Investigate the Hackers - and Ignore Trump's Chaff
In the loud debate over the alleged Russian intelligence attack on our democratic system, Americans have heard all kinds of specious assertions from Donald Trump, his minions and others who, for their own reasons, reject the findings of the U.S. intelligence agencies. Trump clearly fears that a full investigation of those allegations will permanently discredit his narrow electoral victory, already tainted by Hillary Clinton's popular-vote majority. It is telling that he described the hacking probes as a partisan "political witch hunt" before the nation's spy chiefs even presented him with their evidence.
Telling, but not surprising: As usual, Trump is sending up chaff designed to distract from his own dubious conduct and connections.
Who interfered illegally with the 2016 presidential election and why should be a matter of fundamental importance to all Americans, regardless of political affiliation. It doesn't matter whether the hacking of email accounts associated with the Democratic Party and the Clinton campaign was "decisive" to the election's result, a claim that can never be proved or disproved. (Trump won Michigan, Pennsylvania and Wisconsin by less than one percent of the vote, which could be attributed to almost anything, including voter error.)
It doesn't matter whether Clinton ran a "good" or a "bad" campaign, it doesn't matter whether she deserved to win or lose, and it doesn't matter whether the information released was scandalous or boring, which are all simply opinions that have no weight in this investigation. And it also doesn't matter whether previous U.S. administrations historically interfered with elections in other countries, as they assuredly did, since that cannot justify attempts to rob ordinary American citizens of their democratic rights.
The only relevant question -- as more than a few patriotic Republicans have emphasized -- is whether foreign or domestic elements, perhaps affiliated with the Kremlin and perhaps not, intervened illegally in an American election. Politicians, business leaders, labor officials and all kinds of citizens attempt to influence election outcomes everywhere, as Barack Obama unsuccessfully did when the United Kingdom voted on Brexit. There was nothing illegal or underhanded about his remarks on that referendum.
So let's dispense with all the argumentative chaff, from whatever direction.
Regardless of which side won last November and who or what might be responsible for that outcome, this administration, the next administration and Congress would bear no less responsibility for investigating any unlawful activity -- foreign, domestic or any combination of both -- designed to skew the 2016 outcome. There can be no doubt that the series of electronic thefts of information from Democrats, released with the obvious purpose of damaging Clinton, represented major crimes. The serious nature of those offenses is aggravated by their purpose, striking at the heart of the republic.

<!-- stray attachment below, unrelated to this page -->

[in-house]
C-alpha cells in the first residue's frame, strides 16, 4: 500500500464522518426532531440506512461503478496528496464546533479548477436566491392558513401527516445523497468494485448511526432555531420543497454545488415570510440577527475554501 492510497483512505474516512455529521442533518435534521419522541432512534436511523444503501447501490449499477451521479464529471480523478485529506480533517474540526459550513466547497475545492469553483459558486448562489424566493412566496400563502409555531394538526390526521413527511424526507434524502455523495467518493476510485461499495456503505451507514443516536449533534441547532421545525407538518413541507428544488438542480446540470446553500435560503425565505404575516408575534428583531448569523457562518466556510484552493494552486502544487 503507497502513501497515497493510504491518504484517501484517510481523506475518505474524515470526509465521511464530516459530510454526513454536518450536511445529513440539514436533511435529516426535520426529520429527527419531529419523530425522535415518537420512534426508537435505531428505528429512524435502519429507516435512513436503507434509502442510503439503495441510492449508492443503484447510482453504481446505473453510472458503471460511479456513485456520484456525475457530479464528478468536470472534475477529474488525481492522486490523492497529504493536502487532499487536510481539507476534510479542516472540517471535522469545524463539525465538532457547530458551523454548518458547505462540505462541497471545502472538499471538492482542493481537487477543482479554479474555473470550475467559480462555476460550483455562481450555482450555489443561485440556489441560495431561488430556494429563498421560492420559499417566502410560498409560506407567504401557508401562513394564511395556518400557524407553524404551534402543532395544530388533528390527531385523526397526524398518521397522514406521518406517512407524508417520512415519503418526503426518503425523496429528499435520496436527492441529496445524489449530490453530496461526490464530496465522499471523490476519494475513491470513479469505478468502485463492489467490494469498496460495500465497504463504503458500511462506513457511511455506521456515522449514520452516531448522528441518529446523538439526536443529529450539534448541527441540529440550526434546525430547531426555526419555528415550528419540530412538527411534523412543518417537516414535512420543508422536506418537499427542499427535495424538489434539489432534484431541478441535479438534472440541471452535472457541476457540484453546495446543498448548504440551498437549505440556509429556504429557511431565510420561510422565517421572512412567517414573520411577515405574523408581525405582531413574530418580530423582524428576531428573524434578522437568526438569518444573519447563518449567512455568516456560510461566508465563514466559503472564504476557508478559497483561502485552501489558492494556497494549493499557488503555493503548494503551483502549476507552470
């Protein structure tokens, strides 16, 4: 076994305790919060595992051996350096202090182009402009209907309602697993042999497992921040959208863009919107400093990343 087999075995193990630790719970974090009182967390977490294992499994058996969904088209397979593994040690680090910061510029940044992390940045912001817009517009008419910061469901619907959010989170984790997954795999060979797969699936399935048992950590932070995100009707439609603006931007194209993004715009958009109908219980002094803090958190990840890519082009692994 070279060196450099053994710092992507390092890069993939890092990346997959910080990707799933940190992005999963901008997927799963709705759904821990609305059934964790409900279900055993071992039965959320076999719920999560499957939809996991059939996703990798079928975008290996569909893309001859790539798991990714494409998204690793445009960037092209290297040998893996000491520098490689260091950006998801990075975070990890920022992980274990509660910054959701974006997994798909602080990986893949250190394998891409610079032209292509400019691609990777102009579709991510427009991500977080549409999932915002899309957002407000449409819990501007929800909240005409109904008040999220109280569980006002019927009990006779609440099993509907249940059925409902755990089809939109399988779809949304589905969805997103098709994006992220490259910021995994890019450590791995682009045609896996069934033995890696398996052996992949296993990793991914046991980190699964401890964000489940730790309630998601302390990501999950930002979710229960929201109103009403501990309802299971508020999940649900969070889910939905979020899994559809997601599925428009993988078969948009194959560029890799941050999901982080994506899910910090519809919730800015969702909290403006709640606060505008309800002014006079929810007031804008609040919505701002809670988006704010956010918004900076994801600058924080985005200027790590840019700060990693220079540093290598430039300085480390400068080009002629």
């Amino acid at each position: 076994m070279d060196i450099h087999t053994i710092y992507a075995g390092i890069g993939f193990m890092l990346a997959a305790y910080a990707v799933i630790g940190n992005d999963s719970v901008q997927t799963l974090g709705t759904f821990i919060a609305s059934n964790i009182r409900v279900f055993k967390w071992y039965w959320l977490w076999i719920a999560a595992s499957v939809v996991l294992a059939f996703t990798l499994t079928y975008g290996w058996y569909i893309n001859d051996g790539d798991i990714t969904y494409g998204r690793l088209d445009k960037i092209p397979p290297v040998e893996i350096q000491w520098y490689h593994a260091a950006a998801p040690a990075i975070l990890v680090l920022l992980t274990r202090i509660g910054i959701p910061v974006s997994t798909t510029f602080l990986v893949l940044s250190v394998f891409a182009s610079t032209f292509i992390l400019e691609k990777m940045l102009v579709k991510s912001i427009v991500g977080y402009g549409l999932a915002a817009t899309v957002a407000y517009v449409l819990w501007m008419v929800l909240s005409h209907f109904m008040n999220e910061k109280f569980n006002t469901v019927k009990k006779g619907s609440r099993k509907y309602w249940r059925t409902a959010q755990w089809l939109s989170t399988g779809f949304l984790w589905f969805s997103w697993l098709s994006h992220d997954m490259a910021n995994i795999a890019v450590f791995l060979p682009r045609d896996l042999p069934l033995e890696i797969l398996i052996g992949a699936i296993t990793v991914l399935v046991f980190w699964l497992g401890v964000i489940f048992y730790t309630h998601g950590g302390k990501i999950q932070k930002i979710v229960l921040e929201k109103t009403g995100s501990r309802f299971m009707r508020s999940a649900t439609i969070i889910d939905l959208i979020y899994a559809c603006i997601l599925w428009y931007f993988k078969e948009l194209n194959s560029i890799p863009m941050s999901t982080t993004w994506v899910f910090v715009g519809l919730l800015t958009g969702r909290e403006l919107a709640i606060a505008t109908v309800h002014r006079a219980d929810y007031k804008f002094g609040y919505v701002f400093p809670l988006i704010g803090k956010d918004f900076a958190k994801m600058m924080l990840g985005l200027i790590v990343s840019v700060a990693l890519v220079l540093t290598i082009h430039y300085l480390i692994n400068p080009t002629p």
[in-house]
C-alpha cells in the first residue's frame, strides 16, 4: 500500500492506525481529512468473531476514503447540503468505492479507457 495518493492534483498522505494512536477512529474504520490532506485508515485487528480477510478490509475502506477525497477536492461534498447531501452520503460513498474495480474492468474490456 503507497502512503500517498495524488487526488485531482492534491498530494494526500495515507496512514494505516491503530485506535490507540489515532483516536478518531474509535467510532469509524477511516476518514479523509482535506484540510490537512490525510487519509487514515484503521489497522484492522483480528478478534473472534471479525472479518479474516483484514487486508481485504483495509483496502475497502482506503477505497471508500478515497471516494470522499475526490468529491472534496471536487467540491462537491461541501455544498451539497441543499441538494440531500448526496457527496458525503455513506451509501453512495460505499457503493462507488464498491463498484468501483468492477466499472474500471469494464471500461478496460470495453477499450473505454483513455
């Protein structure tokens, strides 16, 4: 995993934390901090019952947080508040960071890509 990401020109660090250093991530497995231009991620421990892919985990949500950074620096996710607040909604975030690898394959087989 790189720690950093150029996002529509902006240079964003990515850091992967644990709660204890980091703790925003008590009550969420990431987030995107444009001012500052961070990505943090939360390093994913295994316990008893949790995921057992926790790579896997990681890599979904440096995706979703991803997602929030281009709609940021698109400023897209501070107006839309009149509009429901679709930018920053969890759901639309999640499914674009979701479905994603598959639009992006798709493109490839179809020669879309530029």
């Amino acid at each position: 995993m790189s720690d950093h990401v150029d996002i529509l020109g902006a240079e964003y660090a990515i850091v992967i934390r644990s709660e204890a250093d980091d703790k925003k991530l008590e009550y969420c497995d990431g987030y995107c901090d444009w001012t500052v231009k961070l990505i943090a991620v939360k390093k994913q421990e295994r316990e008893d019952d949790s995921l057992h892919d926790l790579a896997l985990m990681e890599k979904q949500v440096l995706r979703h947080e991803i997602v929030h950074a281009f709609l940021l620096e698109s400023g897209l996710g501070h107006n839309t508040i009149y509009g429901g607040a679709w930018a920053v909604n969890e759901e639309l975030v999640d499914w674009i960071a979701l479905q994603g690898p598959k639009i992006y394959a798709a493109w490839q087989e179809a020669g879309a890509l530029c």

That is why Trump's furious tweets on this topic, along with acrid comments by his top aides, are so disturbing. By publicly disparaging the intelligence community's findings before he has examined the evidence, he appeared to obstruct this essential investigation. And as he considers making changes in the nation's intelligence agencies and structures, he also seemed to threaten officials and employees who pursue facts that he prefers to leave hidden. That behavior was hardly mitigated by his anodyne comments after a "constructive" meeting with the intelligence chiefs at Trump Tower on Friday.
Both circumstantial evidence and Trump's own behavior have aroused deep suspicions about his relationship with the Russian regime. He has refused to fully disclose his finances. His foreign policy pronouncements distress American allies and delight the Kremlin. And every time he harms U.S. relationships with friendly nations, with the UN, with NATO -- even with China -- Putin must be gleeful. As Trump isolates the United States, demoralizing our diplomatic and intelligence corps, Russia is emboldened and empowered.
Whatever his motives, it is hard to imagine a worse impediment to the nation's security than a commander in chief who ignores and politicizes intelligence. The last time a president ignored CIA briefings, we suffered the 9/11 attacks. The last time a president (and his associates) politicized data collection, we invaded Iraq, with disastrous consequences that continue to this day.
What this controversy has exposed about Trump is further proof, were any needed, that he lacks presidential temperament. But we already pay far too much attention to his ranting. Every Senator must disregard these tantrums and resolve to uphold the oath that Donald Trump can be expected to violate. The only way to defend the Constitution now is to complete a full, fair, competent and unsparing investigation of the criminal conspiracy against the 2016 election, wherever that may lead.